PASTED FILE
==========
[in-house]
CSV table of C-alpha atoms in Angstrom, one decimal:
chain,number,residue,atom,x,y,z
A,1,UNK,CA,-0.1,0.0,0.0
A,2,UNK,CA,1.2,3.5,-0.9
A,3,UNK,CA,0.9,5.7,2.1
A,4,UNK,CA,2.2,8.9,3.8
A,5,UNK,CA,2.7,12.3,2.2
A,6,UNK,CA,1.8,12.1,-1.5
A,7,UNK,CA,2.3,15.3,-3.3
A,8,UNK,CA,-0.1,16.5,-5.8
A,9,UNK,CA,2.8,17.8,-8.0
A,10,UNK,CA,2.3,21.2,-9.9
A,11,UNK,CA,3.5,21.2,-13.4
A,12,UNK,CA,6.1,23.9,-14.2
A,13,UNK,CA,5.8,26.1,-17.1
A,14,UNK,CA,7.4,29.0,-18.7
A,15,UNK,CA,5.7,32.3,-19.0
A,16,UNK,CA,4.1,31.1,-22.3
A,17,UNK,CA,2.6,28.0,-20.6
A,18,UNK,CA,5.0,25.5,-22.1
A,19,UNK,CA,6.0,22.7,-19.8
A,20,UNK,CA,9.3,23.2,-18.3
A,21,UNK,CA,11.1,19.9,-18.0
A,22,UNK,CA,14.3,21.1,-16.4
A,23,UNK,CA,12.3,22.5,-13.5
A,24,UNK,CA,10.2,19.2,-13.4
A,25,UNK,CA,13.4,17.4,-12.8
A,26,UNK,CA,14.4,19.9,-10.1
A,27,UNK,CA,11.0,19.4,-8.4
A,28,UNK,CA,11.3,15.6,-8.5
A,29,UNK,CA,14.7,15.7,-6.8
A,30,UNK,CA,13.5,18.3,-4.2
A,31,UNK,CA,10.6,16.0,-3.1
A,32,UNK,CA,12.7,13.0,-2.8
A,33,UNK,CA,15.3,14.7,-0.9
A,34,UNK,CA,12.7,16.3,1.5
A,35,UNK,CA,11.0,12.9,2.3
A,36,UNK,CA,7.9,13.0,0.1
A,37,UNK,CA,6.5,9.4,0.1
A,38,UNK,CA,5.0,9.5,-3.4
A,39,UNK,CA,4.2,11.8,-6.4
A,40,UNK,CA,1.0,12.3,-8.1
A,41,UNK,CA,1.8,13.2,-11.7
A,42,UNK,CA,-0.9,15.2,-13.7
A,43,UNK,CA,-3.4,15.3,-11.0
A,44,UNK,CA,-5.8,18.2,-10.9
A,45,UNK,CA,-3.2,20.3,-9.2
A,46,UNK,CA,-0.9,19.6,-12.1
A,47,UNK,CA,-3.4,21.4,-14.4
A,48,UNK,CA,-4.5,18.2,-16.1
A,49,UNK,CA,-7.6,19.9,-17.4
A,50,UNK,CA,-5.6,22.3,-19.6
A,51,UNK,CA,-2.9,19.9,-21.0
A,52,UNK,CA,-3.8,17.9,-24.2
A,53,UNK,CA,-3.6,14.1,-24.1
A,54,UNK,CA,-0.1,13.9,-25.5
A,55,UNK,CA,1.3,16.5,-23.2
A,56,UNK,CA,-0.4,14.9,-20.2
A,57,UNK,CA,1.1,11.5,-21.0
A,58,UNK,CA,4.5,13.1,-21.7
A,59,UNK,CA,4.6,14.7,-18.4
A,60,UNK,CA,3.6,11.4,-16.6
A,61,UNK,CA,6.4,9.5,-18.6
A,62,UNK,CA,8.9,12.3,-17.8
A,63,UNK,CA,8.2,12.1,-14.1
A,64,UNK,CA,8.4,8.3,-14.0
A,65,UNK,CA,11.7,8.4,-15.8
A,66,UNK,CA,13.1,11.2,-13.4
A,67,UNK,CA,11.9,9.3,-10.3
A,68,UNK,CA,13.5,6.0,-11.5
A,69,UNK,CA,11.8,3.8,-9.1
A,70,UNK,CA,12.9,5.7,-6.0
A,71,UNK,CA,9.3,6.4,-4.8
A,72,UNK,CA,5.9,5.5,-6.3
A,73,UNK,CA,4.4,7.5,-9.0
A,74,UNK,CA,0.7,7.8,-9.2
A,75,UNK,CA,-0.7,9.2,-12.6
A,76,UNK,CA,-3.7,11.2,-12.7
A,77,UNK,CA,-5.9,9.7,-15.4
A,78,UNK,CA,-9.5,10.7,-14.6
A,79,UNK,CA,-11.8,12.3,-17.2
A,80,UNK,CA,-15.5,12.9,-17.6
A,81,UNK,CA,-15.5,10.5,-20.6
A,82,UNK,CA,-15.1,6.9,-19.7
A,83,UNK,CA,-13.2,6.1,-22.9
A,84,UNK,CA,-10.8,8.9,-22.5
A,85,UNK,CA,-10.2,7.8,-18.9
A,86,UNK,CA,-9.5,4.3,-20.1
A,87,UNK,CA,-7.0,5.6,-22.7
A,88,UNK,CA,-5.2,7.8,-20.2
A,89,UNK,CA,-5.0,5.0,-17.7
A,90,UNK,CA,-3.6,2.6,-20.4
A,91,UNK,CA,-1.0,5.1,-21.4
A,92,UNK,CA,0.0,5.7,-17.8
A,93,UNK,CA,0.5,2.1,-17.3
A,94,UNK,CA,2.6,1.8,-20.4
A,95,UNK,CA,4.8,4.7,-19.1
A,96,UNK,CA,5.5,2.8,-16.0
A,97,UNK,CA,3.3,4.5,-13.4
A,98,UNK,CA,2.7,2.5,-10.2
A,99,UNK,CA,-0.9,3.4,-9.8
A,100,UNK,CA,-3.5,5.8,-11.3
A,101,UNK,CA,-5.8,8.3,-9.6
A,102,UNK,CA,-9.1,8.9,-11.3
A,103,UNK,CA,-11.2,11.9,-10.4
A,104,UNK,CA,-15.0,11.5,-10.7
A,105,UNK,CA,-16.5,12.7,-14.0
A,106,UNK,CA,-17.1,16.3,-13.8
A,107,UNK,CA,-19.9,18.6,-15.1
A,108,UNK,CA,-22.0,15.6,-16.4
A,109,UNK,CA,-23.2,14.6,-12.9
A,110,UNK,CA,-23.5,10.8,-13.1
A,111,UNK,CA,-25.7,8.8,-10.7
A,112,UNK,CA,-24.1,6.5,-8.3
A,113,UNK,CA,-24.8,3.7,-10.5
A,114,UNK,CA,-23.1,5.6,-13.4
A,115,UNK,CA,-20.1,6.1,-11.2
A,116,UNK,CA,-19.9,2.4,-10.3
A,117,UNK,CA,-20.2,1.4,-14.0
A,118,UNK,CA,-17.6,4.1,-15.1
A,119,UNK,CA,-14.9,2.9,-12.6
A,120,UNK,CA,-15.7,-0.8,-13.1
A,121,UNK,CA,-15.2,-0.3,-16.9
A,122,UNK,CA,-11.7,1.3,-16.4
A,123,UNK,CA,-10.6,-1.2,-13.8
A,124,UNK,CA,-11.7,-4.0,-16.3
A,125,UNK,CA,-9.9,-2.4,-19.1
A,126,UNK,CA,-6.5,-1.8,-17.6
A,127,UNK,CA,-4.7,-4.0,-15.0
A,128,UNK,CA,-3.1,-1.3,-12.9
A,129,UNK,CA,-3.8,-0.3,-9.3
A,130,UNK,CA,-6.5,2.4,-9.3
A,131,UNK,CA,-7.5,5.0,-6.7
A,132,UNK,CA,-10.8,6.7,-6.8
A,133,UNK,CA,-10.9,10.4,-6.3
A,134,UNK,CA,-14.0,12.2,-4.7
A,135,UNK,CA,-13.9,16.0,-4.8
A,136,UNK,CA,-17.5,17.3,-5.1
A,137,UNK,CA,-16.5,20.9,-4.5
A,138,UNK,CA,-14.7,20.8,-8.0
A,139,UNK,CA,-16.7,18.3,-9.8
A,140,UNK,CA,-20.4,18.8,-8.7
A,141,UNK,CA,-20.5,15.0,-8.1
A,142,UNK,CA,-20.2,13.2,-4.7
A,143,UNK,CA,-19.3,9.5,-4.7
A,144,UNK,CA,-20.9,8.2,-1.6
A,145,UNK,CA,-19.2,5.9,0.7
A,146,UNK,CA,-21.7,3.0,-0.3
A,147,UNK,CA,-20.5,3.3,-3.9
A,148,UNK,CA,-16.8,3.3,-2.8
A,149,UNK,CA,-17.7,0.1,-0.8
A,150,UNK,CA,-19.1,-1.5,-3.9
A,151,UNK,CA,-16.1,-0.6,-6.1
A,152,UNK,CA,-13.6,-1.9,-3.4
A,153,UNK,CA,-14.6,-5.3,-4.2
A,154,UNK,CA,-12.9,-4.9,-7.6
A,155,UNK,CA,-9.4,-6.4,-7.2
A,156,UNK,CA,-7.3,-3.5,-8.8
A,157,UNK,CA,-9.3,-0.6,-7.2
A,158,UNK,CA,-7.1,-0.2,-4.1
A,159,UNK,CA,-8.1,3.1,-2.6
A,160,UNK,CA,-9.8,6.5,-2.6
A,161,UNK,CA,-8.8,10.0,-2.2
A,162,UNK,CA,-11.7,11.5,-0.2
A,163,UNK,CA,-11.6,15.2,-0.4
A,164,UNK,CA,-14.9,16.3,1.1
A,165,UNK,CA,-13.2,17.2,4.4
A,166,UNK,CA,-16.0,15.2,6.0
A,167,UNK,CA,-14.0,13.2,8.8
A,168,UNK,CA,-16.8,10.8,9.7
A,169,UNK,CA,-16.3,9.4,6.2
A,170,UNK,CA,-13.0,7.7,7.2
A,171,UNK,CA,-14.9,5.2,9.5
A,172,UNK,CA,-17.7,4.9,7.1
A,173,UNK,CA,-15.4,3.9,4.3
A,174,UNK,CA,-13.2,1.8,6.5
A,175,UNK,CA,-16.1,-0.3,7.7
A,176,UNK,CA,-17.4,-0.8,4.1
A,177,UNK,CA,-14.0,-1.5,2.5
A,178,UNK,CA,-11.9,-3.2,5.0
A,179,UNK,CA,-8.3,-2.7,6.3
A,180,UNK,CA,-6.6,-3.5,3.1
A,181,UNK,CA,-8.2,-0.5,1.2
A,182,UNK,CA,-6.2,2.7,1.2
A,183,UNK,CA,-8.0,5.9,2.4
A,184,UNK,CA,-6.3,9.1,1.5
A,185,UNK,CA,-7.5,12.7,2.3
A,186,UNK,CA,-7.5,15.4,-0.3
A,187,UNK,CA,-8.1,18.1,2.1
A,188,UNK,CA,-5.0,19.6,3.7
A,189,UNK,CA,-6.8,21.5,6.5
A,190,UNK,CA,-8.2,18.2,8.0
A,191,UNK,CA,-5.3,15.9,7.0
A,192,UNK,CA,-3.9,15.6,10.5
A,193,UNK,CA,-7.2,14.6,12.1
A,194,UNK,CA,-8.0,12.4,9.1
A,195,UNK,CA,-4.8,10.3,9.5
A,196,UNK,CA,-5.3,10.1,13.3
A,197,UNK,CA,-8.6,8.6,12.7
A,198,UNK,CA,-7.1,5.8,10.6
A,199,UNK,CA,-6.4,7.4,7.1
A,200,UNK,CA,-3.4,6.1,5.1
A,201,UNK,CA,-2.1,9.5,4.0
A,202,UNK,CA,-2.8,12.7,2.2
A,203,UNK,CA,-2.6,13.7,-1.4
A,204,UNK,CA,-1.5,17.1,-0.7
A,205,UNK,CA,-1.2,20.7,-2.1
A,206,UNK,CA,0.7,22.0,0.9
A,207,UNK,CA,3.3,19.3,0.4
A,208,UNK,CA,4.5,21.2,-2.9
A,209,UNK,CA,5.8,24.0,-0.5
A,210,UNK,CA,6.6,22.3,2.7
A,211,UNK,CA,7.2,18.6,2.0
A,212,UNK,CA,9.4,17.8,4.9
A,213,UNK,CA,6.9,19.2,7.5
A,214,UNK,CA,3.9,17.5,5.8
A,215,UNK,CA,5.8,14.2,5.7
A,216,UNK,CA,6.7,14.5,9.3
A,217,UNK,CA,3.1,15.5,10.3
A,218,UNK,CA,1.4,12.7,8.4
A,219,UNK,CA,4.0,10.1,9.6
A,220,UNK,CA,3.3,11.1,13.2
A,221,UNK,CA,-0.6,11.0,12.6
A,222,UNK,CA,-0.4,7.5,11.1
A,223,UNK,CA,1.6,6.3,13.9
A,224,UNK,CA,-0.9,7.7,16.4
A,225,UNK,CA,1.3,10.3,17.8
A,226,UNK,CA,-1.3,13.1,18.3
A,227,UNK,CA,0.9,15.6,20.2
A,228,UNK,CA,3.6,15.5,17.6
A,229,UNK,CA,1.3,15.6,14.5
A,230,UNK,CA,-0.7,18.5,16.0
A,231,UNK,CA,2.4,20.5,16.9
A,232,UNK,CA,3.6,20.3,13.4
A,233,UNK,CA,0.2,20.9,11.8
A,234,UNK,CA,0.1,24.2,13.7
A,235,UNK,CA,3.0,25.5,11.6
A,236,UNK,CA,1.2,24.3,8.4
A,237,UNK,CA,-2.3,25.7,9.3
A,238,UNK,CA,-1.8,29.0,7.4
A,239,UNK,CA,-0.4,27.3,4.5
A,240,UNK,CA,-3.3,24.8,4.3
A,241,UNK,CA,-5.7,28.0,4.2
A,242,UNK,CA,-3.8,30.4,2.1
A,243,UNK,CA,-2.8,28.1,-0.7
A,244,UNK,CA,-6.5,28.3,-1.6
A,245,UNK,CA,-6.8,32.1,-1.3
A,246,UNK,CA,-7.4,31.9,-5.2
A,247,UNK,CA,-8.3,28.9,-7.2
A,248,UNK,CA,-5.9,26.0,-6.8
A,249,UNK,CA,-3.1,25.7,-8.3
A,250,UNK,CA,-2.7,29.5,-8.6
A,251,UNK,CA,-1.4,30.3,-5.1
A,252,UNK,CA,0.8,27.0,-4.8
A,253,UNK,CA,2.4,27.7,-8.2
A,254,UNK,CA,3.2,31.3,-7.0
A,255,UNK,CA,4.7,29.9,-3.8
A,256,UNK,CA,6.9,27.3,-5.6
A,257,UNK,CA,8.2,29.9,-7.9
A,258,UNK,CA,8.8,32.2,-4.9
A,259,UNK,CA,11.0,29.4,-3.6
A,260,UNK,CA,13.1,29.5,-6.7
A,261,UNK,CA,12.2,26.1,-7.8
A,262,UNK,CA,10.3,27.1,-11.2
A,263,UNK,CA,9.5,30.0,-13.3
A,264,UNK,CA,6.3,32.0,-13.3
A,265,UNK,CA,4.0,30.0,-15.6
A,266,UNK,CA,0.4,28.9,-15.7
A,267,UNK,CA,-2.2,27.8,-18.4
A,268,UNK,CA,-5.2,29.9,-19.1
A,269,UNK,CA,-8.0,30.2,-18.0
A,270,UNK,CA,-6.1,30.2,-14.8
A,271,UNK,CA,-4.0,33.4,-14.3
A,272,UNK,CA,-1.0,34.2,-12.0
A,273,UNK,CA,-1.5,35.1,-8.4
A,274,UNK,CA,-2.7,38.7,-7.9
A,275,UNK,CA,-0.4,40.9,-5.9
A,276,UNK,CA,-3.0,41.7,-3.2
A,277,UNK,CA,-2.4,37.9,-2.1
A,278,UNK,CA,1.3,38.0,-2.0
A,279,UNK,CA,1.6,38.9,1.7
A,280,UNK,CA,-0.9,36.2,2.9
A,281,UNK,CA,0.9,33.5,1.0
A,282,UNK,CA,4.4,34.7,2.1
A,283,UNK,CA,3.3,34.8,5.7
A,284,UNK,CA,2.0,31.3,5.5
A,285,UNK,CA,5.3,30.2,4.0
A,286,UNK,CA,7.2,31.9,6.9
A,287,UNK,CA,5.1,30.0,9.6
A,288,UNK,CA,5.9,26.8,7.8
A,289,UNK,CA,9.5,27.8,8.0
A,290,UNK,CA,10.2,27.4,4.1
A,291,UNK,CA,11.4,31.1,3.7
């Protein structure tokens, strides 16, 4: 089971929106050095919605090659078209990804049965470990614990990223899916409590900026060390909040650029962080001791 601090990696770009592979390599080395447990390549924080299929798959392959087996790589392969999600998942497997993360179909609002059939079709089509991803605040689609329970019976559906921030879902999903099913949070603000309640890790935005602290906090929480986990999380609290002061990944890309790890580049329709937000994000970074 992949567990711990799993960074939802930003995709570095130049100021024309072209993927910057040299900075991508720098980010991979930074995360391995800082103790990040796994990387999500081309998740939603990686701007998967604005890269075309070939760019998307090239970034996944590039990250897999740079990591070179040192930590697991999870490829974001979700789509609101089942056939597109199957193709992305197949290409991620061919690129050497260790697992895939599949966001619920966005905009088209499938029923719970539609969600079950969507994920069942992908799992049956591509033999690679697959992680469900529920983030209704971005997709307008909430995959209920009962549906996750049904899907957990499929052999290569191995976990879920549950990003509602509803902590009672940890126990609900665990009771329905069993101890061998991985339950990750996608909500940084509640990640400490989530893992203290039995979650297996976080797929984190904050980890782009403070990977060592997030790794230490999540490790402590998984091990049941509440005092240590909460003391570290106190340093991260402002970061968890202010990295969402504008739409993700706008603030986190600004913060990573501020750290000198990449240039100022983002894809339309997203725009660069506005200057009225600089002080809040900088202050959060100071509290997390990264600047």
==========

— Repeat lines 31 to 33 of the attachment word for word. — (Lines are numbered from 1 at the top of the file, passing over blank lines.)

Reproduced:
A,28,UNK,CA,11.3,15.6,-8.5
A,29,UNK,CA,14.7,15.7,-6.8
A,30,UNK,CA,13.5,18.3,-4.2